‘Boys are stupid...
...throw rocks at them.’ Is it fair that boys are so easily insulted, asks Nic Borain.
Remember: ‘sugar and spice and all things nice’ contrasted with: ‘... snips and snails and puppy dogs tails’? Well I do; and I can still feel the dark injustice of it.
The unfairness of being a scruffy little boy came back to me soon after I pulled up in a parking place at the Garden Centre last week. I was popping in with Tom, my 9-year-old, to pick up some last-minute pasta ingredients.
Daddy does the cooking in our home. Mommy says Daddy makes more mess than food. Daddy says something unprintable underneath his breath. Jesse, 13, and Tom, 9, pretend not to notice the bitter and ancient struggle being played out in the happy homes of married men and women everywhere.
So with perfect timing Tom and I were flicking off our seatbelts and listening to the end of Kate Perry cutely going on about how she kissed a girl and liked it when a car pulled, too fast, into the place beside us.
It was a woman and a girl... probably mother and daughter, but the woman was young enough for there to be some doubt. The girl was about Tom’s age.
Both Tom and I noticed them from the periphery of our attention: it was the confident driving and the flounce with which they swung out of the car. But we weren’t concentrating. I was worrying about what Tom made of the song and Tom was ... well, Tom was enjoying the song.
The woman and girl disappeared into the shopping centre, the song finished and Tom and I got out of the car. Idly, as I was locking up, I glanced at the vehicle next to us and saw a card hanging from a pretty ribbon attached to the rear-view mirror. I think I remember the card having a cute dog with floppy ears on it. But it was the message that brought me up short: ‘Boys are stupid’, it said, ‘throw rocks at them!’
What? I did a double take.
But then I laughed out loud. It was cute and sassy. I wanted to go into the centre and look for the Mum – well, maybe it was a much older sister; or a young aunt – and get a closer look. I called Tom over and showed him the card hanging from the mirror.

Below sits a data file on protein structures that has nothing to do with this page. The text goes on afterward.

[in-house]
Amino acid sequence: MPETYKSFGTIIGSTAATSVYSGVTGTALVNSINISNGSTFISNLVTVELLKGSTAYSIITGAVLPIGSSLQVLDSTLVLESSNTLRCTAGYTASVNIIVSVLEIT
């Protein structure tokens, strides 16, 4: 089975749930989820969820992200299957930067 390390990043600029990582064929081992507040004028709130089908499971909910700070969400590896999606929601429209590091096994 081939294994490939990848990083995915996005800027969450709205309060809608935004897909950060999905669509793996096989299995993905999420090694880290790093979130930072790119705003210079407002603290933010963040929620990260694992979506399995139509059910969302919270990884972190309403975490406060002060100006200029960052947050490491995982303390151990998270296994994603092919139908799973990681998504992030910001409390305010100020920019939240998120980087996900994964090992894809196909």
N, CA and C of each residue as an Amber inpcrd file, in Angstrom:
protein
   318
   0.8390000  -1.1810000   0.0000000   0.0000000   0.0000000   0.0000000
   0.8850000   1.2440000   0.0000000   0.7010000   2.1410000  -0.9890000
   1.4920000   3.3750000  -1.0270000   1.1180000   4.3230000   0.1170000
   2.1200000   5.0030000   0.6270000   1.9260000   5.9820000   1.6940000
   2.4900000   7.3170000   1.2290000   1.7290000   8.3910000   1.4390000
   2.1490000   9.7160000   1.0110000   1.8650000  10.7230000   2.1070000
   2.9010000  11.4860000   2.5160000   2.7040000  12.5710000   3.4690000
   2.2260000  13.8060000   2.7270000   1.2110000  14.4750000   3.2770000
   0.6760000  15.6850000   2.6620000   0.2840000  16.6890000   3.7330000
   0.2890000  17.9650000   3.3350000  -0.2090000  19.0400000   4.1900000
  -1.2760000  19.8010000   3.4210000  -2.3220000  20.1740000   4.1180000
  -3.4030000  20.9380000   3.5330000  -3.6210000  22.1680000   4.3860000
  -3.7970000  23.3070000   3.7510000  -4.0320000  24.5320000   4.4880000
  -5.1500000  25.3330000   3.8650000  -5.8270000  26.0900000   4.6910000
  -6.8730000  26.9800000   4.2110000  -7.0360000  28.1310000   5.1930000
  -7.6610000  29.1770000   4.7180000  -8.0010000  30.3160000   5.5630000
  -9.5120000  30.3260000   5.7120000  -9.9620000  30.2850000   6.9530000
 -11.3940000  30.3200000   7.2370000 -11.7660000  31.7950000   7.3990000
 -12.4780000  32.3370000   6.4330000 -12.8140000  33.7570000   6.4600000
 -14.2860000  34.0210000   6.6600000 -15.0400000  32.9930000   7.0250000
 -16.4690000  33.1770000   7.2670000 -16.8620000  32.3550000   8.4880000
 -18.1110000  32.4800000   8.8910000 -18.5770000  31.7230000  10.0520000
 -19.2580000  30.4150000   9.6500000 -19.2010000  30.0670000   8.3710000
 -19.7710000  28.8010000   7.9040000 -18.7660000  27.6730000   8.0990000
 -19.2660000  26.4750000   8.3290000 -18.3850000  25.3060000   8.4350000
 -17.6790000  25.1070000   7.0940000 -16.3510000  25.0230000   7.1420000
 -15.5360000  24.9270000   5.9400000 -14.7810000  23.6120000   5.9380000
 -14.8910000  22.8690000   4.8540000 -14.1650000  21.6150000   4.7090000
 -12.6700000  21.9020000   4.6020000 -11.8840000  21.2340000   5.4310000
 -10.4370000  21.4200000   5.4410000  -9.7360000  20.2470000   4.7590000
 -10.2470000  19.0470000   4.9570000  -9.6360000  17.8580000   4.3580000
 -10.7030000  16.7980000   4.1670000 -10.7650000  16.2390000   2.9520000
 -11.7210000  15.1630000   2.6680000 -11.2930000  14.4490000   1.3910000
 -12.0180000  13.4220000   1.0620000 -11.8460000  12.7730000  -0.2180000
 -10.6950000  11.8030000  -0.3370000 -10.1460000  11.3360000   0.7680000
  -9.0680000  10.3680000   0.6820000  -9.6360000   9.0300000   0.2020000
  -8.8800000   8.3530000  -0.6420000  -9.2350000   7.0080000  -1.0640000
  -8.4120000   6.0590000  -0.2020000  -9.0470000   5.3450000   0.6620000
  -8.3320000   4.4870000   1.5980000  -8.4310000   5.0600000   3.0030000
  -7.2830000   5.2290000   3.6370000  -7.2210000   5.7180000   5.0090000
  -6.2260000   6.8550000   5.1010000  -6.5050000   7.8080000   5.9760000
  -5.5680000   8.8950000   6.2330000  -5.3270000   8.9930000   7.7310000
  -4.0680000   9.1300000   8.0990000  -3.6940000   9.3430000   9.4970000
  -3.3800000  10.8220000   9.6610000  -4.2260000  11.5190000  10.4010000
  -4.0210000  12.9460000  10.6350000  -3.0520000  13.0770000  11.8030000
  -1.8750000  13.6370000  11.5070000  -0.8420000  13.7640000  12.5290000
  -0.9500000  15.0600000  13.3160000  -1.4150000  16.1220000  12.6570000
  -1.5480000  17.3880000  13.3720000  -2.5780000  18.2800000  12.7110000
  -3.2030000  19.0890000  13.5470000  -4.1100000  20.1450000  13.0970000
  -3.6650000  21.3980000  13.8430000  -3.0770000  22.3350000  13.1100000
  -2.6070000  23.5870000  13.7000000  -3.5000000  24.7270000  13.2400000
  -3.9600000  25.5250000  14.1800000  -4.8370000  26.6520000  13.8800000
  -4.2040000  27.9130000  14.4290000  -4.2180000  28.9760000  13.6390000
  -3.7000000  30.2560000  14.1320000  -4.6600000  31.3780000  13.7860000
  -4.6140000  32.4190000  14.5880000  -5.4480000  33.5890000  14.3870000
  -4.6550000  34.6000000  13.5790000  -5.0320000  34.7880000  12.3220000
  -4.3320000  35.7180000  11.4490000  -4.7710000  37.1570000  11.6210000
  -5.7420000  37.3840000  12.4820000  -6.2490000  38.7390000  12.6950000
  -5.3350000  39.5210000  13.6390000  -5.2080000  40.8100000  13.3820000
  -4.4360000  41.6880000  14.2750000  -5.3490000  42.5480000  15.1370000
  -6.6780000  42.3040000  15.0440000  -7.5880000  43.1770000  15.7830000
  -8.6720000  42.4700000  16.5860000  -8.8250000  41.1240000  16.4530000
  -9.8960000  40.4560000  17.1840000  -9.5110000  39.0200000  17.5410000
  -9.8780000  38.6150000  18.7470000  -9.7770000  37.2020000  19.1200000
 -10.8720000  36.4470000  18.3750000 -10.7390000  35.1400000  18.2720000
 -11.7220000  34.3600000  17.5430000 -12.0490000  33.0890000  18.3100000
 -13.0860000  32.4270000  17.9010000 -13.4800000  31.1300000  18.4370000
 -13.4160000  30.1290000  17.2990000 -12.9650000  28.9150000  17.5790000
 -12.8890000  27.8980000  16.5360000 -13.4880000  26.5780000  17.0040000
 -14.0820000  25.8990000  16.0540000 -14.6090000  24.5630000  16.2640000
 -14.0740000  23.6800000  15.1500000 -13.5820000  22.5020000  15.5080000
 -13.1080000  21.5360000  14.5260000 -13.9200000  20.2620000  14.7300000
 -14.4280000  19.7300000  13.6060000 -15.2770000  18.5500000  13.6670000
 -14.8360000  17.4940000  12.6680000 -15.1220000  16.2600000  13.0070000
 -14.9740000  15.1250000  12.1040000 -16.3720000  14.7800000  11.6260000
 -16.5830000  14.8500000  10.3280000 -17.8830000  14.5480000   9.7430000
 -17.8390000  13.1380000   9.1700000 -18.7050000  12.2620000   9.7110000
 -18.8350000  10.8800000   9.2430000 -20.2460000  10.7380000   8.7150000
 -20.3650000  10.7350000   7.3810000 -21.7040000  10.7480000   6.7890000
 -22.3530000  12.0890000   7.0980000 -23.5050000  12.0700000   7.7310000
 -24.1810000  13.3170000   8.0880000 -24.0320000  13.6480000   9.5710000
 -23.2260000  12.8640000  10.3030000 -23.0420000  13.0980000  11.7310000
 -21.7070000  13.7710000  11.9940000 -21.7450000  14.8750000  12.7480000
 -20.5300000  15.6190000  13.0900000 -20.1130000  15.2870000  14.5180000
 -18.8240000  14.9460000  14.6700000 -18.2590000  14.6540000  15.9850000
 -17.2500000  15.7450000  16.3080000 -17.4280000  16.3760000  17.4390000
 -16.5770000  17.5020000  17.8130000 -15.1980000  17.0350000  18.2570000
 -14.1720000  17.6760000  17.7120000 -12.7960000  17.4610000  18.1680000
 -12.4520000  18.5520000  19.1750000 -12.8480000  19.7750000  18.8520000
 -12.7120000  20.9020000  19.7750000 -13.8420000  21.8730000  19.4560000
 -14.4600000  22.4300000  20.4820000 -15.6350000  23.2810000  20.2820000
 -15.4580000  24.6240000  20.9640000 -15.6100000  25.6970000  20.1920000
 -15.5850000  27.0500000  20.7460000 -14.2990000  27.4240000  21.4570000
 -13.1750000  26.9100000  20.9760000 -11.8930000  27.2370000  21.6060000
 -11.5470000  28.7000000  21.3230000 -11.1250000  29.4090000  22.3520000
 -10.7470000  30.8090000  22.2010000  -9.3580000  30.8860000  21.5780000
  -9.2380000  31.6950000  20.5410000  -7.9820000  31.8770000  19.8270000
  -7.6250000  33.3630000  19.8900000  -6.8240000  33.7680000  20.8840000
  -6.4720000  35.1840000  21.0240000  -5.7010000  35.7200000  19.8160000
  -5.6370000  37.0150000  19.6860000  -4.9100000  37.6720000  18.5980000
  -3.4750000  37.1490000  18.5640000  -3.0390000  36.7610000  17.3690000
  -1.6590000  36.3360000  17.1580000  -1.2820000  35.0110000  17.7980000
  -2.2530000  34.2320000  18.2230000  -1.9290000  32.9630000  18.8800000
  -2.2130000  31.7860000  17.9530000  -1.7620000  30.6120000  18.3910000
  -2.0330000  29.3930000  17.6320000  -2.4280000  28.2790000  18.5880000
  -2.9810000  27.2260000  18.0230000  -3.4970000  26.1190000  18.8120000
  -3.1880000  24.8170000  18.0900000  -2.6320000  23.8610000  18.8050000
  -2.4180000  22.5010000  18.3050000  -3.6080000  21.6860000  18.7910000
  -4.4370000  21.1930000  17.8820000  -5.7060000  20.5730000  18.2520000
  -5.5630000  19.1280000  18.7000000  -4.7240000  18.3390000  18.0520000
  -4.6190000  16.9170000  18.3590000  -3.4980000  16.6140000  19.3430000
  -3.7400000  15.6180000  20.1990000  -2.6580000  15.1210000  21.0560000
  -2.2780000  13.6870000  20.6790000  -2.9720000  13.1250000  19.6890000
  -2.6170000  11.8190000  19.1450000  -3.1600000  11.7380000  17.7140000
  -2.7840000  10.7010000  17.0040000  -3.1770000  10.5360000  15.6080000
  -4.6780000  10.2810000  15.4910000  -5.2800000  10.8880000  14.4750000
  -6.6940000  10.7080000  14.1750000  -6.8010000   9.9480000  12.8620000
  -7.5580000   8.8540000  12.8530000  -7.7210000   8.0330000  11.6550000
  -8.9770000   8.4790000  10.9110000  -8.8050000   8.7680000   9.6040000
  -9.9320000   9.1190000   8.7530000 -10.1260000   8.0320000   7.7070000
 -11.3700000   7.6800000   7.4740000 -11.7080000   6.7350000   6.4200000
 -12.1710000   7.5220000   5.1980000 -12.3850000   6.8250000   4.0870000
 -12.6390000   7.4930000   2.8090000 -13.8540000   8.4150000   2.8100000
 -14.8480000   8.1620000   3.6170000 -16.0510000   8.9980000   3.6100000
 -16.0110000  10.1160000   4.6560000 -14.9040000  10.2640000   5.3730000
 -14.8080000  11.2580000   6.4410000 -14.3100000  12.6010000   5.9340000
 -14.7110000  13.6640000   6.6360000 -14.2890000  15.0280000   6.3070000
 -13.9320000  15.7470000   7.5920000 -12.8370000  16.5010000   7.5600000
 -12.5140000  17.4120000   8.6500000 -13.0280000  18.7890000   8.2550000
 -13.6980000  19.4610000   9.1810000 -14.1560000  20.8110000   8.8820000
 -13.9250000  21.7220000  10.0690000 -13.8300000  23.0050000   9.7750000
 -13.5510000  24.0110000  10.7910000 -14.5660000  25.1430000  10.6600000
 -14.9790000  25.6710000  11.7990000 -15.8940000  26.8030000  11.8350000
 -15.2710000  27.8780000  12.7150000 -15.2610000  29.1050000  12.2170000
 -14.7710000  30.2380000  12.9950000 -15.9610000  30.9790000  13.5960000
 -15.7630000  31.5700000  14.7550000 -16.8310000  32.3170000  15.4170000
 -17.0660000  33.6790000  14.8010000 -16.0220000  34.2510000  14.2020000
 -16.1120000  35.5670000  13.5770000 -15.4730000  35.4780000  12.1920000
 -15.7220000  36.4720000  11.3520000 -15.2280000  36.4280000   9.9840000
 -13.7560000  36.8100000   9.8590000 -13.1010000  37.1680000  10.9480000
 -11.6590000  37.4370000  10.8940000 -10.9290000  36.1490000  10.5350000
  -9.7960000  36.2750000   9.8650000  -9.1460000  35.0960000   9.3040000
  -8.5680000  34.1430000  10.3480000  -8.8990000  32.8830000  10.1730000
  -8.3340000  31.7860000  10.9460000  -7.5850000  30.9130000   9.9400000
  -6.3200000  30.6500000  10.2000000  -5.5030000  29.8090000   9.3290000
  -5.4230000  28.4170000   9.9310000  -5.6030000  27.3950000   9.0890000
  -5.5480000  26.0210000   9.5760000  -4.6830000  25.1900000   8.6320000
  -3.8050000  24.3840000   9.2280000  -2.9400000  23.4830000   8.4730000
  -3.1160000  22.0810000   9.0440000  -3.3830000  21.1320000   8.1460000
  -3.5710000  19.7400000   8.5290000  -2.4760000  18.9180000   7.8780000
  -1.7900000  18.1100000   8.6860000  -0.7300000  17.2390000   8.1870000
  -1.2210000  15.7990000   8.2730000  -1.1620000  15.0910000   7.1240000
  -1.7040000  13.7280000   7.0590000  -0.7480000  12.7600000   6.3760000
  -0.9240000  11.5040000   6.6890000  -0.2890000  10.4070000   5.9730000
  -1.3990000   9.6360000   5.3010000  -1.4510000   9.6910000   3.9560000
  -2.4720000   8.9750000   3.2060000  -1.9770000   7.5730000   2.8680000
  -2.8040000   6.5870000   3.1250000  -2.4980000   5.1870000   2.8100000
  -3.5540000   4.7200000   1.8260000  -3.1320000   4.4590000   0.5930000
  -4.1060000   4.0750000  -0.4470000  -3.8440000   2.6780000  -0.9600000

I was still grinning inanely and thinking pleasantly about spunky women with attitude when I was brought back to reality by Tom’s sharply indrawn breath.
‘That’s .... that’s .... just so DAMN unfair,’ he said after a while.
‘Tom!’ I said, warning about the language; but actually giving myself time to think.
Tom was genuinely upset and it only took me a millisecond to see the issues firmly from his perspective. He is one of Daddy’s boy, after all; and Daddy was a boy too. Daddy remembers ....
‘Does that make you feel cross?’ I stupidly asked the little boy whose face was reddening as tears sprung to his eyes.
‘It’s not fair,’ he swung away from the car in frustration and then turned, jabbing his finger again at the card. ‘If we say that to girls,’ he looked up at me and spread his arms imploringly, ‘what will happen?’
I didn’t know what to say and therefore (unusually for me) said nothing.
‘We’ll get in trouble, that’s what. We’ll get in big, big trouble!’ – green hazel eyes wide and eyebrows high.
I wanted to tell him it was just a joke; that they didn’t mean that girls should actually throw stones at boys; it was just that girls so often feel bossed around by boys ... but I stopped myself.
All Tom could see were the words in front of him. The bald statement: ‘Boys are stupid.’ And the cruel admonishment: ‘Throw stones at them!’
Once I would have gently told Tom that in this world it was often men who led the public stoning of women; that little jokes like this are one of the ways in which clever girls and women fight against patriarchy and sexism.
But there is something so clean, so newly minted about Tom. The card was an outrage to him.
And yes, I get the joke; and I like a bit of sass, but it’s an outrage to me too.
Do you think insults to boys are more easily accepted? And is this fair?